My wife is from Iowa, and although I lived and worked there, I have never visited the famous Field of Dreams. I’ve been told it is more a symbolic site than a bona fide tourist destination. Nevertheless, I find myself attracted to the site of the iconic movie that first posited the famous “if you build it, he will come” quote. I’ve met many people who, in business, have invested heavily in technologies where the business plan is hardly more that this: “Build it, and they will come.” Something in my own personality likes this idea and would love it to be real. Alas, my experience tells me otherwise.
It is both a strength and a weakness of technology entrepreneurs. I find it easy to be bewitched by the lure of new discoveries. I may read about a new technology or recent innovation and it triggers something in my head. Perhaps, it engages with some other piece of information I have stored, and forms a hybrid idea that, like many chimaera, would not exist but by human imagination. I might find myself setting off on a curiosity-driven journey of discovery. I first try to understand it, then start thinking about whether there might be a potential market, or where that may be geographically. I think about the barriers to entry, potential start-up costs and whom I might approach as part of a management team, and so on.
It is a virtual exercise at that point. Something that takes place entirely in my head, or, if it continues to niggle at me, it may even make it to a kind of “hard” record, usually some rough notes on the iPad app Paper by 53. If, after some weeks and some time away from the idea, I find myself still thinking about it, I may jot down a slightly more structured Draft, Potential, Business Plan Proposal (DPBPP). I like this term because it allows me so many steps to drop the idea.
From there, over a period of time, it might progress to a Draft Business Plan Proposal (DBPP), at which stage, I often introduce the idea – no matter how speculative – to someone whom I trust and who is critical enough to point out all its flaws. If it survives this step, and I am finding more positive than negative indicators, I just cannot help but want to pull together a Draft Business Plan (DBP).
By this point, I am invested in spirit if not monetarily. I need to go through all of the usual brutal business plan steps trying to destroy the idea while simultaneously keeping the vision of my “proposed future.”
Many academics studying the attributes of entrepreneurs point to the tendency to create the world in their image, as a major part of the psyche that leads them on the journey. This ability to create a vision of the future completely in their heads isn’t simply seeing a the image of a business idea going through the standard steps to fruition. It is much more esoteric and fundamental. Entrepreneurs will actually create a high quality, highly detailed version of their future in their heads, complete with off-target components like how a proposed business influences some other aspect of their life, or how they might call upon a long-lost friend to help design the product or oversee this aspect or that. The whole things is laid out, like scenes in a play, complete with the actors and all the drama.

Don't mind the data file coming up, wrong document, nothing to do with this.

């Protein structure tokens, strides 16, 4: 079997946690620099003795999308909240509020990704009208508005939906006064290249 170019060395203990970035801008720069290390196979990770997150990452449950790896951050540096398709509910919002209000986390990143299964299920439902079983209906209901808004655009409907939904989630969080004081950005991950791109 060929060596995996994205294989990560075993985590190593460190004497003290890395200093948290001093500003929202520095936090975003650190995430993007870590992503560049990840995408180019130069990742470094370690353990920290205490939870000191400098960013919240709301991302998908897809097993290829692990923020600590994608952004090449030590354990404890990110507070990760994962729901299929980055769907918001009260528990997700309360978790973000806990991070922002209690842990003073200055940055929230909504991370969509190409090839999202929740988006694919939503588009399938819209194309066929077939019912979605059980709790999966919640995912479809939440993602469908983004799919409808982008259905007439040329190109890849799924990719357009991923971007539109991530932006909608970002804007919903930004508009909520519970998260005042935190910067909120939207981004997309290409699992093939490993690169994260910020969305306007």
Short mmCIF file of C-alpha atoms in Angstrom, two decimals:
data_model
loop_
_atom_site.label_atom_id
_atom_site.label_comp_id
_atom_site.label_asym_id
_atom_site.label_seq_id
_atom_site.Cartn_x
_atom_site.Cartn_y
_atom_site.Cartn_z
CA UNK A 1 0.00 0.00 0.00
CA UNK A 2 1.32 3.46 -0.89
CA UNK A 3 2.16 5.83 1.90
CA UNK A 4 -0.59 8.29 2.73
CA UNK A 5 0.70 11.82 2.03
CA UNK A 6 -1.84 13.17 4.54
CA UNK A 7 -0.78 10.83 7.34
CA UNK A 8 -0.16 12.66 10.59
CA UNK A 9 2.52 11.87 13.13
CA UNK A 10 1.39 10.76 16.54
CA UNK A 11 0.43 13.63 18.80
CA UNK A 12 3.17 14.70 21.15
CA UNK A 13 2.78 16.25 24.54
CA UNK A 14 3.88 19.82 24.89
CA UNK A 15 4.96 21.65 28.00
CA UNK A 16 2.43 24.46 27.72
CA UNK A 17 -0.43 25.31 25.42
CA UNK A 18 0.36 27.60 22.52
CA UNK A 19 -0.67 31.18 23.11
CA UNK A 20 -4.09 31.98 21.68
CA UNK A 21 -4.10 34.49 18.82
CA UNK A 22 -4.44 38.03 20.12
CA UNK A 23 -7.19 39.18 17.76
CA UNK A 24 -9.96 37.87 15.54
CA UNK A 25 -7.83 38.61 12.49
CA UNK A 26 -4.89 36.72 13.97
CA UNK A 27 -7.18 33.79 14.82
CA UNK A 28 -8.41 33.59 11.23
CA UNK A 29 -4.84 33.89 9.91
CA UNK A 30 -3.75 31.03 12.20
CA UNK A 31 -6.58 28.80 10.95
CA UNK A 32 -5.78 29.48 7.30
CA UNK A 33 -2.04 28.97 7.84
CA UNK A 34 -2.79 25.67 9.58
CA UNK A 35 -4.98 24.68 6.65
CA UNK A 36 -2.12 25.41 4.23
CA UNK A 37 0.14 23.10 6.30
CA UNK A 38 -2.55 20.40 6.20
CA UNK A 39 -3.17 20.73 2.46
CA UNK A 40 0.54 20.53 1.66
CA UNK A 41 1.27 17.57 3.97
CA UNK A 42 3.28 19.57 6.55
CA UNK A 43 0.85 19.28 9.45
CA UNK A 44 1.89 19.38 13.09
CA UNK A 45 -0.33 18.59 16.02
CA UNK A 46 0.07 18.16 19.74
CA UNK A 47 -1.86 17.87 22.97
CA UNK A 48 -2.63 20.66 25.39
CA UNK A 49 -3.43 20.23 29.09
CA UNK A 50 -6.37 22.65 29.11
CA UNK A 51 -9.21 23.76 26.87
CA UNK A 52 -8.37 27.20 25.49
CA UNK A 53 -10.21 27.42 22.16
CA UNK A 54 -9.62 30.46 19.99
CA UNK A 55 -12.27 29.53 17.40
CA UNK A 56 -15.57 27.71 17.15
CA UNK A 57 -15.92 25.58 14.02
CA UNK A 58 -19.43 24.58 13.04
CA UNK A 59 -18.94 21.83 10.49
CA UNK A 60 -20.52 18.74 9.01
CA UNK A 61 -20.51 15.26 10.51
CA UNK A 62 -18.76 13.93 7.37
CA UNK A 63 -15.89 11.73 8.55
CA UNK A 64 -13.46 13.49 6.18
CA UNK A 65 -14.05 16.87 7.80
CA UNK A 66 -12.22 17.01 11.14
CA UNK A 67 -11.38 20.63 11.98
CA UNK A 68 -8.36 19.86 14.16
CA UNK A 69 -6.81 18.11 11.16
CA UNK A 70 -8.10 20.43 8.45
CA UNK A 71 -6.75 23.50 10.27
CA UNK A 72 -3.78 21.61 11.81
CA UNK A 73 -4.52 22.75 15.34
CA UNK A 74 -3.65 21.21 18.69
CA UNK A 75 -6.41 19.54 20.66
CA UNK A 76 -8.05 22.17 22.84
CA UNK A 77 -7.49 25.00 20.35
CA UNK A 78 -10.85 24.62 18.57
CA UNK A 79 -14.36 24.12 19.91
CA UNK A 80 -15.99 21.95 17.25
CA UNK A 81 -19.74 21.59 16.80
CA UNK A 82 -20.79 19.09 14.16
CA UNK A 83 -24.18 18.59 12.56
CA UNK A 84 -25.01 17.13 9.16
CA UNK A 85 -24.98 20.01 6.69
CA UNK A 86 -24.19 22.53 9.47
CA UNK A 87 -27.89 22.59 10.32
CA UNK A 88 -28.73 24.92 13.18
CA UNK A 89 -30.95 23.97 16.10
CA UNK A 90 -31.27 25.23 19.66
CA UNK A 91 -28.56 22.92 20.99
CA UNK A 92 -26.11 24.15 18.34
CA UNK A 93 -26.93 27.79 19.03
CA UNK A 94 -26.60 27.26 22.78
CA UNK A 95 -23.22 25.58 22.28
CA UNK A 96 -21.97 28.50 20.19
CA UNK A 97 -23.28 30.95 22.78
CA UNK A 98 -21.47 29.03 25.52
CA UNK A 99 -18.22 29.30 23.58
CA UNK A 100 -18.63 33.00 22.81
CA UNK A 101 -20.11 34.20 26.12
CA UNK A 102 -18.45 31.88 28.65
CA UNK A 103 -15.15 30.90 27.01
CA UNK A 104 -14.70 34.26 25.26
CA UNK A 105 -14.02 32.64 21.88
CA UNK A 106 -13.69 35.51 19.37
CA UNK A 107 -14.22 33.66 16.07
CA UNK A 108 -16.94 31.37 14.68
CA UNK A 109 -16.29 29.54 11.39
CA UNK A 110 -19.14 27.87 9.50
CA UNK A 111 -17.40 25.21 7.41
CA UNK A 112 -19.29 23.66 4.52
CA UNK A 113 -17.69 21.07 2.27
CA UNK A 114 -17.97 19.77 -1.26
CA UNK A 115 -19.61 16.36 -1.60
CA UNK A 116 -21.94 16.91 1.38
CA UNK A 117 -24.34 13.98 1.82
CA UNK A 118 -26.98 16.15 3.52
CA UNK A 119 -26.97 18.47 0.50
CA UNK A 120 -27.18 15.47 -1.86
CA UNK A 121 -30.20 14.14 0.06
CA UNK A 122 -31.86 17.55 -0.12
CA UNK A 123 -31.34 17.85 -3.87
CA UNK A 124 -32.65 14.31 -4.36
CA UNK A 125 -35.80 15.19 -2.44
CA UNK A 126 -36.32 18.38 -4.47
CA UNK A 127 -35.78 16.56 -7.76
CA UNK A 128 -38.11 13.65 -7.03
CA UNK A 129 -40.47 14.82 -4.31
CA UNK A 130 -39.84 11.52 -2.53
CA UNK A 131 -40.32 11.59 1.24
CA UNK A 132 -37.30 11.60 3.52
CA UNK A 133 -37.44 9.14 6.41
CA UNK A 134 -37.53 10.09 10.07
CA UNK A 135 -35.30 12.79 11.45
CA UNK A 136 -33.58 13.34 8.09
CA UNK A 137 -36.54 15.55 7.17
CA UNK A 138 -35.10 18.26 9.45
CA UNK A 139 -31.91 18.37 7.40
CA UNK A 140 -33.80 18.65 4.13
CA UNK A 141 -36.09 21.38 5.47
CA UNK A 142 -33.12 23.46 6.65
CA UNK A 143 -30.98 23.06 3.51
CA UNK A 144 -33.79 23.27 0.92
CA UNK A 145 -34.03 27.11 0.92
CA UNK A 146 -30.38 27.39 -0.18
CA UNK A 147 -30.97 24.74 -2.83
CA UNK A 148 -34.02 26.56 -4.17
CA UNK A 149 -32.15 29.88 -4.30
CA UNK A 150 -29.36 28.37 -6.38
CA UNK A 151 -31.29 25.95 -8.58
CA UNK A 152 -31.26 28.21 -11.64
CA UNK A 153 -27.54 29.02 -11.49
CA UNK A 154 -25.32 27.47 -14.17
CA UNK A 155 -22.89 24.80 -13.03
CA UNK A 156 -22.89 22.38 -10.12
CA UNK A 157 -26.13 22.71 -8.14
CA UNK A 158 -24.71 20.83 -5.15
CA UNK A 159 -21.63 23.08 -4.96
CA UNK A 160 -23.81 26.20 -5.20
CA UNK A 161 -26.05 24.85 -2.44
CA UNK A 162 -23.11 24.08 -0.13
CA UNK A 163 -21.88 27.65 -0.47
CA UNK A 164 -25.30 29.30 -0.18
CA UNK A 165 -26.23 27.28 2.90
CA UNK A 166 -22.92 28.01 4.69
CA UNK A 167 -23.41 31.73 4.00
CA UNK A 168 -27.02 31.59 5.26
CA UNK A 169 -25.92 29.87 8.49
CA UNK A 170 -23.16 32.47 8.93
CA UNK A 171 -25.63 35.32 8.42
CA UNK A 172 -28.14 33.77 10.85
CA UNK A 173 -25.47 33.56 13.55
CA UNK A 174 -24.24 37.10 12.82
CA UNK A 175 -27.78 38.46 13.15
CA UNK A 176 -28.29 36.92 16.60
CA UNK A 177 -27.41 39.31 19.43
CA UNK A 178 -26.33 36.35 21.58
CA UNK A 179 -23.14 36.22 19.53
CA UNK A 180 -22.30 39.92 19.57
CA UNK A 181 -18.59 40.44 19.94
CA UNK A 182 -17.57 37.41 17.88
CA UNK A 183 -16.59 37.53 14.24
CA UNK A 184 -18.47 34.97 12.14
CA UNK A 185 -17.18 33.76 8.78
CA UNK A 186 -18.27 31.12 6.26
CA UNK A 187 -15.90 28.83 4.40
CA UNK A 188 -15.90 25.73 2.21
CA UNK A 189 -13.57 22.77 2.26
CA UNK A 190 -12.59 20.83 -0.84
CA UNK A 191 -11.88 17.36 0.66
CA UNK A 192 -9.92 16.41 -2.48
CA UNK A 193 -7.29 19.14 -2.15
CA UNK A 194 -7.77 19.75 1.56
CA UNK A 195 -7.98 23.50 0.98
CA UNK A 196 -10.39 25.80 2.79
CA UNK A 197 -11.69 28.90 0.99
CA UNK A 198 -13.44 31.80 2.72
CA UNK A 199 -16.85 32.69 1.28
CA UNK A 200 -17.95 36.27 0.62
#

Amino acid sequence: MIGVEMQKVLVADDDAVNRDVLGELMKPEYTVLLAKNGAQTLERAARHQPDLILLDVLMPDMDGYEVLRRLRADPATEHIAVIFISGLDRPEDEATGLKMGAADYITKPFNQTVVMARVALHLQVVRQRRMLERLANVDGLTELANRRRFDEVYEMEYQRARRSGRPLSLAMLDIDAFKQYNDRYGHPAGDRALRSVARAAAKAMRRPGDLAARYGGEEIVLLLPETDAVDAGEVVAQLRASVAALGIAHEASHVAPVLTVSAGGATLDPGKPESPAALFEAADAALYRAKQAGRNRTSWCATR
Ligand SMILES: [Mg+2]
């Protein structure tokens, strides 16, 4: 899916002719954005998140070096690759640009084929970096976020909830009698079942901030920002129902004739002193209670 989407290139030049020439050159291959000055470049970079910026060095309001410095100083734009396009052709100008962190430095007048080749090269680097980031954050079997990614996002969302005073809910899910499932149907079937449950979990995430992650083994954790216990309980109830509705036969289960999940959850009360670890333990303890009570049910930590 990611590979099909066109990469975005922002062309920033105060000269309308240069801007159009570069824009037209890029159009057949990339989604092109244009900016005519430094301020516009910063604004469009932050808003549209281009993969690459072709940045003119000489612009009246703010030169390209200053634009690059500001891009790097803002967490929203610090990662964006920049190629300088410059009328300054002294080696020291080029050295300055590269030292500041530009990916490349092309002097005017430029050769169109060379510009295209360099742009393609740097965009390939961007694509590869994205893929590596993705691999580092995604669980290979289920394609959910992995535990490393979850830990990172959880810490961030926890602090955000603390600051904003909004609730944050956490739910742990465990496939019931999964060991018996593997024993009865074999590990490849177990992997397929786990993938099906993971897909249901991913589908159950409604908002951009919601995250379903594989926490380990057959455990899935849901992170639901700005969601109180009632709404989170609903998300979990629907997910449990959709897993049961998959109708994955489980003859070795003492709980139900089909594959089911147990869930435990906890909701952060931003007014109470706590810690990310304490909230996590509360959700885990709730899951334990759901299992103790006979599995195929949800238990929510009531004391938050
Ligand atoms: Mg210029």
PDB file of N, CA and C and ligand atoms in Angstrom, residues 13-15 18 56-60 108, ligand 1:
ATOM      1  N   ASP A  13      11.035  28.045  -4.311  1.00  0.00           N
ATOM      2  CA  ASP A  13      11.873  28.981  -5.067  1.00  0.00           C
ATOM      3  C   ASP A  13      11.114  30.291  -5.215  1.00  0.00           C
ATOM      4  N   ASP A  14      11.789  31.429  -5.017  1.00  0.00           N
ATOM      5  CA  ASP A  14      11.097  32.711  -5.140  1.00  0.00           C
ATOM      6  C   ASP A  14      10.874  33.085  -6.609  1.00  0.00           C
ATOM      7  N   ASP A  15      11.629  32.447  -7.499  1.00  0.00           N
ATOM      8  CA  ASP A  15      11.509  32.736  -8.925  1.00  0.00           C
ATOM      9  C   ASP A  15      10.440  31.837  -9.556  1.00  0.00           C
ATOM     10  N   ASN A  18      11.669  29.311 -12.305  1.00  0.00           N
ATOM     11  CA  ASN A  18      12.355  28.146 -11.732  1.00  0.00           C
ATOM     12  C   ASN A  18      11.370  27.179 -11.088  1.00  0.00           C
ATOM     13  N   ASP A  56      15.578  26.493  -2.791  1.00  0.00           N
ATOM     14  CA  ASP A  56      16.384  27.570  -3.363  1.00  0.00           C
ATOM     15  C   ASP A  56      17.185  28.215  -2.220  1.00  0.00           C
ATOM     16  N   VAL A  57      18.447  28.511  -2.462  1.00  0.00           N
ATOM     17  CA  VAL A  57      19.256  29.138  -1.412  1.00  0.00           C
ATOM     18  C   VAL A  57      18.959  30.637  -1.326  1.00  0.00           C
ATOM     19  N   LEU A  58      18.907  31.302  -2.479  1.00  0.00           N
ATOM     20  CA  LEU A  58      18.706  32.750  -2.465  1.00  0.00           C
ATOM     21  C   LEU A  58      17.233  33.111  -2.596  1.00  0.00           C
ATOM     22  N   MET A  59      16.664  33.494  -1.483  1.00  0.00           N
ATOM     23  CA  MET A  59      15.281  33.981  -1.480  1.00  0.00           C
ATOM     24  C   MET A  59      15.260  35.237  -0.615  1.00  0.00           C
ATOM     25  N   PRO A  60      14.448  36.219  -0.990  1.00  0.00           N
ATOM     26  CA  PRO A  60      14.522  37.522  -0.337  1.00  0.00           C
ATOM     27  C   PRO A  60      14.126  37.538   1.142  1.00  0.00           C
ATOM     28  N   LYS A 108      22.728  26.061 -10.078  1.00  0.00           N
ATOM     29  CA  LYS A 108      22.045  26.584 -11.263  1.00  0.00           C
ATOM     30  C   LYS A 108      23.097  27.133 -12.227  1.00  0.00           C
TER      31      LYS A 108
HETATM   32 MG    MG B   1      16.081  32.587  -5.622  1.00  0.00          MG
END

I believe that this point of creation is the part I personally enjoy the most – using imagination to paint a picture. In this way, the commercial landscape is a canvas and the new technologies are the palette.
I’m not sure if the idea of an entrepreneur as an artist has been mooted before but I’d be interested in the views of Trade Secret’s readers and contributors on this.
Of course, the hard work is just beginning, and the whole gamut of awaiting obstacles and challenges involve many other skills, attributes and personality traits. Still, I think it’s informative to know my own drivers.
Sometimes I think my interest begins to wane as soon as the company is real and the trading begins. I am certain, however, that in both of my own start-up companies, I felt the pull of new adventures after three to five years, and was happy to pass on the running of the company once it was steadily performing.
If, any of this sounds familiar to you, then you already know that you’ll need to find yourself an anti-version of yourself: a wing-man, or -woman who sees all of the difficulties and all of the reasons why it just can’t work. You need a chief operating officer or chief technology officer who is weighed down with the details of making the vision real but who is a pragmatist, with an Orwellian-vision of your future where utility is king and process is required. These people know that you can’t go from A through Z without putting all the other bits in place first.
The Field of Dreams quote is a great starting point for a business. Dreaming is such a powerful driver. However, in the make-or-break world of commercial reality perhaps a more fitting, realistic statement might be “Dream it, plan it, implement it, and, you know what, they might just come.”